Negotiating Your Executive Role: A Guide to Compensation and Job Terms was originally published on uConnect External Content.
Congratulations; you’ve just landed a job offer!
But before you should accept, you still must navigate one of the trickiest parts of the hiring process: negotiating compensation and job terms.
We’ve been taught to wait to take a job until we know that the proposed salary aligns with our expectations. But really, you need to do much more than just discuss what you’ll be paid before you accept an offer.
“Whether explicitly mentioned or not, compensation packages always come with other benefits woven in. It doesn’t matter if you’re negotiating a job offer or trying to wriggle in benefits during a performance appraisal – know that there is almost always more up for grabs,” suggests Kristi DePaul for Harvard Business Review.
She suggests some of the negotiables job seekers overlook more paid time off, signing or performance bonuses, stock options, relocation allowances, home office stipends, job title tweaks, and more. Even if your potential employer doesn’t lay out these job terms explicitly for you, she notes, they are often obliquely on the table nevertheless.
So, how can you make sure you’re negotiating compensation and job terms in ways that benefit you most? Read our guide to find out.
Identify what matters most to you.
Before you enter a negotiation, think about what matters most to you.
DePaul suggests making a Venn diagram of your personal and professional goals. Wherever those circles overlap are your non-negotiables. So, for instance, if you’ve come to appreciate being able to attend your daughter’s mid-day soccer games because of a flexible work schedule, you must ask for a flexible schedule in your negotiations, too.
How do you know what you can ask for? It’s up to you to research what’s commonly offered by companies in your field to attract talent. What did your previous employer off that you would hate to lose? If you enjoyed professional development stipends, for instance, or onsite childcare, suggest to your would-be employer that they should offer the same.
If your potential employer doesn’t give you your non-negotiables, trust that something better will arise if you walk away from that offer.
Come prepared with information about common salaries and job terms in your field.
You should come prepared with a strong understanding of the salary, benefits, and job terms professionals in your industry usually receive. After all, certain perks, like unlimited paid time off, are likely to be offered in some fields but not others.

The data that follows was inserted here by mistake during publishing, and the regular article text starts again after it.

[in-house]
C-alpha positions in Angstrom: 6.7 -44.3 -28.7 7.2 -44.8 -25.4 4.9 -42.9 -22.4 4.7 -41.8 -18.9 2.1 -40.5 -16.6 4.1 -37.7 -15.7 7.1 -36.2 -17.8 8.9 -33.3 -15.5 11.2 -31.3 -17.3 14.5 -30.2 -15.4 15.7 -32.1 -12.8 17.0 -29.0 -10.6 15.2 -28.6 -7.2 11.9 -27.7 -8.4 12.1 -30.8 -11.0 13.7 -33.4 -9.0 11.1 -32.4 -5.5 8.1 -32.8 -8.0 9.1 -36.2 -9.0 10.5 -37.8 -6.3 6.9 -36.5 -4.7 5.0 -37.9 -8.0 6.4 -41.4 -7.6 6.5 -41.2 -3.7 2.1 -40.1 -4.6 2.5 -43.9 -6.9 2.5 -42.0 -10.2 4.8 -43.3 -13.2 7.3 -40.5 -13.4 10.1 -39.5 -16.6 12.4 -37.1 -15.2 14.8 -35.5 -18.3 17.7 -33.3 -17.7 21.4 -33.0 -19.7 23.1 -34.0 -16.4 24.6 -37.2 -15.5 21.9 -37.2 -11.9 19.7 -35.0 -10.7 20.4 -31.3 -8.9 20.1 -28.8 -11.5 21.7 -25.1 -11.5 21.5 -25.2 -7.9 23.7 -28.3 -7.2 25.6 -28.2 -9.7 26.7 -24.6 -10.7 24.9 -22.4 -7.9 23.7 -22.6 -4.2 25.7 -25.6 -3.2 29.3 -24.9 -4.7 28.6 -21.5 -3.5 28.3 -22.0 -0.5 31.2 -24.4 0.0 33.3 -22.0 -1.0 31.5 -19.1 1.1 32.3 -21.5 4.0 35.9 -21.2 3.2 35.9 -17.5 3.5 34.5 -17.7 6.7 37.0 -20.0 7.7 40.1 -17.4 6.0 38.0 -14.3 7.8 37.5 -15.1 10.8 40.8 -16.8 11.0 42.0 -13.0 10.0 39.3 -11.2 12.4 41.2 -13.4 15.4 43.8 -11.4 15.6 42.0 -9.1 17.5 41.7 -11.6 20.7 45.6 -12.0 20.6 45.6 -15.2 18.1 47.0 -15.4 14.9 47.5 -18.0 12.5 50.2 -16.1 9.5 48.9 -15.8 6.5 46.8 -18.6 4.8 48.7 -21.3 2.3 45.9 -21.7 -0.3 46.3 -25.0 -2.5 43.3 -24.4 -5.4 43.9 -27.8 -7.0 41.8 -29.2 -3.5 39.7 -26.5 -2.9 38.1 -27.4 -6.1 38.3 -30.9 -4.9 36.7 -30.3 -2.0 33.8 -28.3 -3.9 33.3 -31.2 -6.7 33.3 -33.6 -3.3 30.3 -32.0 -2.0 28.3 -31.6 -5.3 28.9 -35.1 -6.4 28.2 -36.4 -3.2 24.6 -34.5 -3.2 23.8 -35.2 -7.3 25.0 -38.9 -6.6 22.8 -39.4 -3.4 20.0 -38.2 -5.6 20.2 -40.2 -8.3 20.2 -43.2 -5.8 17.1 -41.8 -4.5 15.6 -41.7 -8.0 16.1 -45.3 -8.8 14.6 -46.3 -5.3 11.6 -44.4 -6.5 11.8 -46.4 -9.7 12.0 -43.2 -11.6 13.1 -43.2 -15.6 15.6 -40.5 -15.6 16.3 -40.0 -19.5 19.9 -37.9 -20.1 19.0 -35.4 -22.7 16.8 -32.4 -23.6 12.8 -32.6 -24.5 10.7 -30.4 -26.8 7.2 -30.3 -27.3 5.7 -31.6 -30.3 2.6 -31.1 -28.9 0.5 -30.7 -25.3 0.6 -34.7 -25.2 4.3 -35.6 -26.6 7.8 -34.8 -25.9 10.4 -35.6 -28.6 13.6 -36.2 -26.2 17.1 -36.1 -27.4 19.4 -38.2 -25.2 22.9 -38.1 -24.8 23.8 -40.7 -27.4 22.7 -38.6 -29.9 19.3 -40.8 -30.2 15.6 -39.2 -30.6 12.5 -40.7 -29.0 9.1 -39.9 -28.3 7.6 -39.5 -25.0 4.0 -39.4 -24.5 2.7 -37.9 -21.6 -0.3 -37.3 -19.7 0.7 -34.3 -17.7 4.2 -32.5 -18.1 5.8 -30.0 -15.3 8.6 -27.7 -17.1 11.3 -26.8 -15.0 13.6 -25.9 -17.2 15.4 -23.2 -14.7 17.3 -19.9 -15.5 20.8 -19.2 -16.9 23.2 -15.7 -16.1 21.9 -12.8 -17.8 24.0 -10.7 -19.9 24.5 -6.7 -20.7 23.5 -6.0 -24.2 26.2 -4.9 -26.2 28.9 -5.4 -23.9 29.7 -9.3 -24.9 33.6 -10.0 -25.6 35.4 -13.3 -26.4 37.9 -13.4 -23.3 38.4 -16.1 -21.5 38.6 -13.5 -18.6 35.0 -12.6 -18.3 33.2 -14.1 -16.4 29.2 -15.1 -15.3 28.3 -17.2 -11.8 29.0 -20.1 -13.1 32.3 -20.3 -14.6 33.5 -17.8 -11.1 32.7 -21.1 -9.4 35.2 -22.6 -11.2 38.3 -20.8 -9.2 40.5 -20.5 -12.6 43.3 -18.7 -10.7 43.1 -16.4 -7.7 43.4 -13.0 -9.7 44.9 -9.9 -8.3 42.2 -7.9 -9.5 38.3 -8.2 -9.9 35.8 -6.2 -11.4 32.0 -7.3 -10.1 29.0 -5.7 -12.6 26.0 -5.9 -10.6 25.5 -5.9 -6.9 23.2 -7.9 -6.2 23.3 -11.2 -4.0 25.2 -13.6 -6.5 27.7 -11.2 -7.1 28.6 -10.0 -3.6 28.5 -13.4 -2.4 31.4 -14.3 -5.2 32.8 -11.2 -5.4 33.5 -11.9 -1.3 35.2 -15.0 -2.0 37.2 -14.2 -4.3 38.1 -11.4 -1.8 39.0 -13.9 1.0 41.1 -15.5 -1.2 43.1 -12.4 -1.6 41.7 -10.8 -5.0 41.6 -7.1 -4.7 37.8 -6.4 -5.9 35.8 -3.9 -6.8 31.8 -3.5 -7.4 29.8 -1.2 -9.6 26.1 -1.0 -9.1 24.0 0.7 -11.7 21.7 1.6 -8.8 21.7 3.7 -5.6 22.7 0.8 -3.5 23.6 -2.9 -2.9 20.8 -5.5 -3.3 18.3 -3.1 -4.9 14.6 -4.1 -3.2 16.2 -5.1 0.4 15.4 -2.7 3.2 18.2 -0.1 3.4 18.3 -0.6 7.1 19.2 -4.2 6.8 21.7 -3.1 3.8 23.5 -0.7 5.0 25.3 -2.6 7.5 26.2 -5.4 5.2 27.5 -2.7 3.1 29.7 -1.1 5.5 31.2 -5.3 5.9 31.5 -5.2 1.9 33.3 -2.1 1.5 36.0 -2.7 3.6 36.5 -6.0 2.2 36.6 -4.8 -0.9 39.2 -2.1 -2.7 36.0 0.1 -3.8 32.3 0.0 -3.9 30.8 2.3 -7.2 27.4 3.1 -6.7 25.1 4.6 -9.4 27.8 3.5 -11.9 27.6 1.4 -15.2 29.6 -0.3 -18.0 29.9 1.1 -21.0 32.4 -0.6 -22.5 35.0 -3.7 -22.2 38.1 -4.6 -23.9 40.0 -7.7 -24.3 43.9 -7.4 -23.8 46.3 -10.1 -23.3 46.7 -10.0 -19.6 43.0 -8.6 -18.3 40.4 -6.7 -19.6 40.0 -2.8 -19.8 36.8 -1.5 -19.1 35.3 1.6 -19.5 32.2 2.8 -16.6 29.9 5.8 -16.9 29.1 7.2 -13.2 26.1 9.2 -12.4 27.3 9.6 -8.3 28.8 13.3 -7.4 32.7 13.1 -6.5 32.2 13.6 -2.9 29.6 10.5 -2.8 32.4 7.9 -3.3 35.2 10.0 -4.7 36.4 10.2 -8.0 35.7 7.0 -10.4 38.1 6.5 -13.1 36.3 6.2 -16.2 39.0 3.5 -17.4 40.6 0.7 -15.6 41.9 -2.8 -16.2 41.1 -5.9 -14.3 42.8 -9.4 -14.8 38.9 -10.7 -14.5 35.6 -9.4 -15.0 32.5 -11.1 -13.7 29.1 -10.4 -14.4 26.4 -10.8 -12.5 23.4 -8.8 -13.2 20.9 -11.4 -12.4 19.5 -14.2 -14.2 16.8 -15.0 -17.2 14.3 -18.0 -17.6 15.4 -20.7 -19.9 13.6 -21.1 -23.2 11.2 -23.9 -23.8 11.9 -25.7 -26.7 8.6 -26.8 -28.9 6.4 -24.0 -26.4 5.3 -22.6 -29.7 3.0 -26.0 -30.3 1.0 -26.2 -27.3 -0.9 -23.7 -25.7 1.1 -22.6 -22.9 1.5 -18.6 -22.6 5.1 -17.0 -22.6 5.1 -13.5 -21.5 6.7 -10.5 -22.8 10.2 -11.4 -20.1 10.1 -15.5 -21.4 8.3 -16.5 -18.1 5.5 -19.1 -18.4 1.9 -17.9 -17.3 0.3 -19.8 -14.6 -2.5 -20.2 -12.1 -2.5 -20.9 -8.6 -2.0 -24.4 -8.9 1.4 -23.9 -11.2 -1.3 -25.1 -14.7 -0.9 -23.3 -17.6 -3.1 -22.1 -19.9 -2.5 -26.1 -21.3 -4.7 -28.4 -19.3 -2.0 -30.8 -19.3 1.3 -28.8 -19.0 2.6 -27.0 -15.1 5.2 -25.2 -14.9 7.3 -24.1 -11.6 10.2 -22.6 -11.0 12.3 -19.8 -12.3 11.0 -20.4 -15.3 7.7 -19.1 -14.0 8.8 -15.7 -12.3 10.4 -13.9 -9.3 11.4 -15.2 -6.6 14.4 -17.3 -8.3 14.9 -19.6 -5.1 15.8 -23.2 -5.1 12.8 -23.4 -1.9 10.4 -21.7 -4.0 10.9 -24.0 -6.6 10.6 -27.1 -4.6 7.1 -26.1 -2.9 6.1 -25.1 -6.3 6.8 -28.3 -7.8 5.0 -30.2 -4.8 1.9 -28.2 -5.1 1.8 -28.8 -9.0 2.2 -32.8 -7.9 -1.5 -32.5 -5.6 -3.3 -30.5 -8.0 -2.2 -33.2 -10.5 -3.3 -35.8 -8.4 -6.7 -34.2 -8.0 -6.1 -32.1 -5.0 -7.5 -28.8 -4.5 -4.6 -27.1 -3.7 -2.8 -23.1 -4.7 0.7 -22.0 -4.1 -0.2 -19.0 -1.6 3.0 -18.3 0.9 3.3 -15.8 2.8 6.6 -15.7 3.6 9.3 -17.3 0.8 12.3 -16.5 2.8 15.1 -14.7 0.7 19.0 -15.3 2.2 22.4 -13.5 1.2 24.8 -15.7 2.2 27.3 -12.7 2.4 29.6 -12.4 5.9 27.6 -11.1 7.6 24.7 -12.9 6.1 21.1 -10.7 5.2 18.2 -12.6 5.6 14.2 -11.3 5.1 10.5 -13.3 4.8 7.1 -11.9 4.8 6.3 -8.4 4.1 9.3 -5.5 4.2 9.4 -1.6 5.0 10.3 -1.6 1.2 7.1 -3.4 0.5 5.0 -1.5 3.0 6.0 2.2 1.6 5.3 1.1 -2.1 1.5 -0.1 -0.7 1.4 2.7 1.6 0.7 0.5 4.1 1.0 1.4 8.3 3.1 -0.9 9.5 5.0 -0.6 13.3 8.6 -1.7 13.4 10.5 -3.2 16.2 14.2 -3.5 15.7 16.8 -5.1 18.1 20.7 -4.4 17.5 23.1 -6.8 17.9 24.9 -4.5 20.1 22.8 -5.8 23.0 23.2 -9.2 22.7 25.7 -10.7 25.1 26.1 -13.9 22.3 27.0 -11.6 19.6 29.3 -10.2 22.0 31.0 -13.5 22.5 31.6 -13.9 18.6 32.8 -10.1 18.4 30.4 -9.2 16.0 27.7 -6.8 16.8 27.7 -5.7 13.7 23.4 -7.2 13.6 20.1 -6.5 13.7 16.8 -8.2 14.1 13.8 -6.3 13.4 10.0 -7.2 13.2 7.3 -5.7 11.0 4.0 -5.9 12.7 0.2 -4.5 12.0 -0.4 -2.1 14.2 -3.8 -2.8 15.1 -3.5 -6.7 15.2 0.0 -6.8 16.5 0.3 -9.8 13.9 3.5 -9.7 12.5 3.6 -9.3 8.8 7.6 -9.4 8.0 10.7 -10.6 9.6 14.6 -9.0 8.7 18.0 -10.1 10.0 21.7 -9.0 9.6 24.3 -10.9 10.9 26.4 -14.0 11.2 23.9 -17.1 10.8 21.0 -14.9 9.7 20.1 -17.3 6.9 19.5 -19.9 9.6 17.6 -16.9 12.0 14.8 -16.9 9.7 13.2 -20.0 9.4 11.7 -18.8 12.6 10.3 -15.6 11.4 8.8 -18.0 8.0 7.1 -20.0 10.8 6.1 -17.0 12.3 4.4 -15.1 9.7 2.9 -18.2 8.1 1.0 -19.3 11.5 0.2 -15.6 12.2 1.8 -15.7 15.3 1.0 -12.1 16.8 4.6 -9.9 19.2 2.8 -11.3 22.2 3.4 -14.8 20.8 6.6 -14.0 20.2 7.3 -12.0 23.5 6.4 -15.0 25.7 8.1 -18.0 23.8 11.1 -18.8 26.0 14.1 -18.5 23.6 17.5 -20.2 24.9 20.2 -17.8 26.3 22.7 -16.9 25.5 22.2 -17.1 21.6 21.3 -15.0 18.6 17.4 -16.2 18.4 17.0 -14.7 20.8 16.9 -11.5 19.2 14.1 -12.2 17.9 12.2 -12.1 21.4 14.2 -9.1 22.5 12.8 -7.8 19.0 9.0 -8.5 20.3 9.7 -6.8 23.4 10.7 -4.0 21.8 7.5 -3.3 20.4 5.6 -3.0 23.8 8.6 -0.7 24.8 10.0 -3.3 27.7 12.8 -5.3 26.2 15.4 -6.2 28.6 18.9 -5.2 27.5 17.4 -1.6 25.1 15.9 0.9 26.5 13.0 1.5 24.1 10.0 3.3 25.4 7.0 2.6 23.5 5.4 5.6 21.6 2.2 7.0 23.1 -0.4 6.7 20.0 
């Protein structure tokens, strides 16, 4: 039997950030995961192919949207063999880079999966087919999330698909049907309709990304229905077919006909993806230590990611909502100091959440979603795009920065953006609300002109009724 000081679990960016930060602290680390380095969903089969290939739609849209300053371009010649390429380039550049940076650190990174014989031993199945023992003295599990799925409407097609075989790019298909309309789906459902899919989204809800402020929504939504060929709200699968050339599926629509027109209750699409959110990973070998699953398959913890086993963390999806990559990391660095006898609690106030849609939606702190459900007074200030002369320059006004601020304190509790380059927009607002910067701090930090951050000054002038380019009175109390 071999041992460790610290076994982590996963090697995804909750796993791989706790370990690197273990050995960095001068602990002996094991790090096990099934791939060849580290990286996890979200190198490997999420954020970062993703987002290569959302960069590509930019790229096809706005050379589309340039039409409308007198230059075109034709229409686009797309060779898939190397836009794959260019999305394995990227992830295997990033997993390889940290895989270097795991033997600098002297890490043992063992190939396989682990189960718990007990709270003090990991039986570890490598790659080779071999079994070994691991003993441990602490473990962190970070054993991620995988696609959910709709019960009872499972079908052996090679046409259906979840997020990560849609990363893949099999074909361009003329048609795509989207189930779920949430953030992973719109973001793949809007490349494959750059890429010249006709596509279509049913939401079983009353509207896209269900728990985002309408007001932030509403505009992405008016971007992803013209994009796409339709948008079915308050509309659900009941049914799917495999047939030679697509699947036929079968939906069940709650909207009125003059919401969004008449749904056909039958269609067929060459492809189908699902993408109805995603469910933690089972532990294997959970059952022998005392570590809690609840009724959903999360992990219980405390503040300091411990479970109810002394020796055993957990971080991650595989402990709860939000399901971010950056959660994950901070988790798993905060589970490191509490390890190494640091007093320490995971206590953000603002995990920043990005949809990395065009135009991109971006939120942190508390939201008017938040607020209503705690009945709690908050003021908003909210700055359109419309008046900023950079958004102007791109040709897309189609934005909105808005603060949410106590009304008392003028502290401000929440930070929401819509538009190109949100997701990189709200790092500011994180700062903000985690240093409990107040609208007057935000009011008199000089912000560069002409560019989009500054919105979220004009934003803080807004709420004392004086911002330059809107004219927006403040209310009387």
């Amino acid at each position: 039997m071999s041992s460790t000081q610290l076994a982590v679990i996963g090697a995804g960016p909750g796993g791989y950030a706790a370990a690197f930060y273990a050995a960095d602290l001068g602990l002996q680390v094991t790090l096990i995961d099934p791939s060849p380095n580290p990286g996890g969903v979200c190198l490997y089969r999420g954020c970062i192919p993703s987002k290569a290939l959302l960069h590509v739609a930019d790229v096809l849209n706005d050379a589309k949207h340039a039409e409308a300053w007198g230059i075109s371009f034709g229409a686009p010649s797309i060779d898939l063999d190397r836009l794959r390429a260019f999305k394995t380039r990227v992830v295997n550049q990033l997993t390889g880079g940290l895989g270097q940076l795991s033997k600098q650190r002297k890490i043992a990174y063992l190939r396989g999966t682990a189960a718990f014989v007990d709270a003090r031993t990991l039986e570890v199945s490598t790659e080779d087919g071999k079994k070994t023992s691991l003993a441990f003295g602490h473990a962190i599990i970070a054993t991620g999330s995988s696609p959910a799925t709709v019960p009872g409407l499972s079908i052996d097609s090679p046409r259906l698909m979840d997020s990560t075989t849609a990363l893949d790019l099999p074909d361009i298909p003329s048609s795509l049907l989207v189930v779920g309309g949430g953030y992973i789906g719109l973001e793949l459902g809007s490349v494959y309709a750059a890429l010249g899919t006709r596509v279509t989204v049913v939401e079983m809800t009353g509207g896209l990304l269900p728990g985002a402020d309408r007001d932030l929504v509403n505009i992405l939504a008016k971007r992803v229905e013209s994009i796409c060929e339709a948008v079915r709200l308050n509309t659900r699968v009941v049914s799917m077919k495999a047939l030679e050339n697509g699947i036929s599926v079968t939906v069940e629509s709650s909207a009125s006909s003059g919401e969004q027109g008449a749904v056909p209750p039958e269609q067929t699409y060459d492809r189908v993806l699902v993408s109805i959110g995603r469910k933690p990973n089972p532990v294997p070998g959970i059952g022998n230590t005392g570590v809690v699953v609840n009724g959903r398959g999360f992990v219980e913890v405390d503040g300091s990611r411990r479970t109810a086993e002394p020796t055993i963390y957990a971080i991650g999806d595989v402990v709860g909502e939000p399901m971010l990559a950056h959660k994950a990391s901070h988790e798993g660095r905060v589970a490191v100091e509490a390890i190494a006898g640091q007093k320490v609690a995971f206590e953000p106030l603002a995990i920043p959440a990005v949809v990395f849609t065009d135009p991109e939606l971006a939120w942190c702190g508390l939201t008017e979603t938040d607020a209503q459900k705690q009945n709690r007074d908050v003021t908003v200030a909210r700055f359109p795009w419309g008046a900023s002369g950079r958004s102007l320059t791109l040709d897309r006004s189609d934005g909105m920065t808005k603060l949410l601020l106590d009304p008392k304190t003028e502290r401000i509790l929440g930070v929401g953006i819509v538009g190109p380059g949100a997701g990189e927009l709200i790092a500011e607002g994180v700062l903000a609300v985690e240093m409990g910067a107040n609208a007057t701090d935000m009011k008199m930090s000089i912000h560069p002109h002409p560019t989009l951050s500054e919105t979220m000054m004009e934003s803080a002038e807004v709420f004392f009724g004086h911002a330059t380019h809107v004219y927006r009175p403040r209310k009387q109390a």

So, before your negotiation, do your research. The best way to figure out what most professionals in your field and location receive is by asking for informational interviews.
Carla Dearing, CEO of a financial wellness platform, suggests conducting at least 10 of these interviews. This way, you’ll have breadth and understanding of expectations in your field.
What’s more, be sure you’re talking about why you want the salary and job terms you’re seeking. For instance, if you want a hybrid work schedule, then talk about how you like to hold meetings in the office but work more efficiently alone in your home office.
“You need to talk about why the specific numbers or benefits you’re asking for are justified. This could be because of factors like your current position and salary, your experience, what sets you apart from other candidates, your family obligations, industry standards, and others,” said Margaret Boe of InHerSight.
Make sure you understand what your benefits entail.
Rarely, but occasionally, you may receive a salary and job terms offer that sounds so wonderful you think you don’t have to negotiate anything. However, you may want to dig a bit deeper to make sure the offer is what it seems.
For instance, you may be wary of unlimited paid time off — while it sounds great, the company may not expect you to use it as freely as advertised.
Michael Solomon of 10x Ascend suggests digging deeper.
“While it might be difficult to figure this out before starting, you can ask qualifying questions to get an idea. For example: ‘Unlimited vacation sounds great, but what do most employees view as a reasonable amount to take off in a year?’ ‘How much vacation do people in the C-suite take?’ These questions are an attempt to uncover the culture which supersedes the policy,” he notes.
Be reasonable about what you want.
Remember that you negotiate salary and job terms to get both what you want and to give the employer what they want.
Of course, the ideal scenario is that they’ll bend over backward to have you on their team! However, in reality, they may have a hard upper salary limit that they simply cannot exceed. In turn, they may offer you the job terms and benefits that you’re asking for – with the understanding that they can’t pay you more.
So, you may be faced with a job offer that can’t give you everything you want – but is the organization still providing you with your non-negotiables? That’s up to you to decide.
Negotiating Compensation and Job Terms that Benefit You
Before you take a job, it’s important to negotiate compensation and job terms that will satisfy you in the weeks and months that follow.
These negotiations sometimes feel competitive, like you’re trying to grab everything you can, but your goal should be to secure terms that make you excited about starting the job. After all, if you’re earning six figures but only have a few days of PTO each year, is it really the right position for your lifestyle?
Still stuck about how to negotiate before accepting a job offer? Book a consultation with one of Ivy Exec’s career coaches today!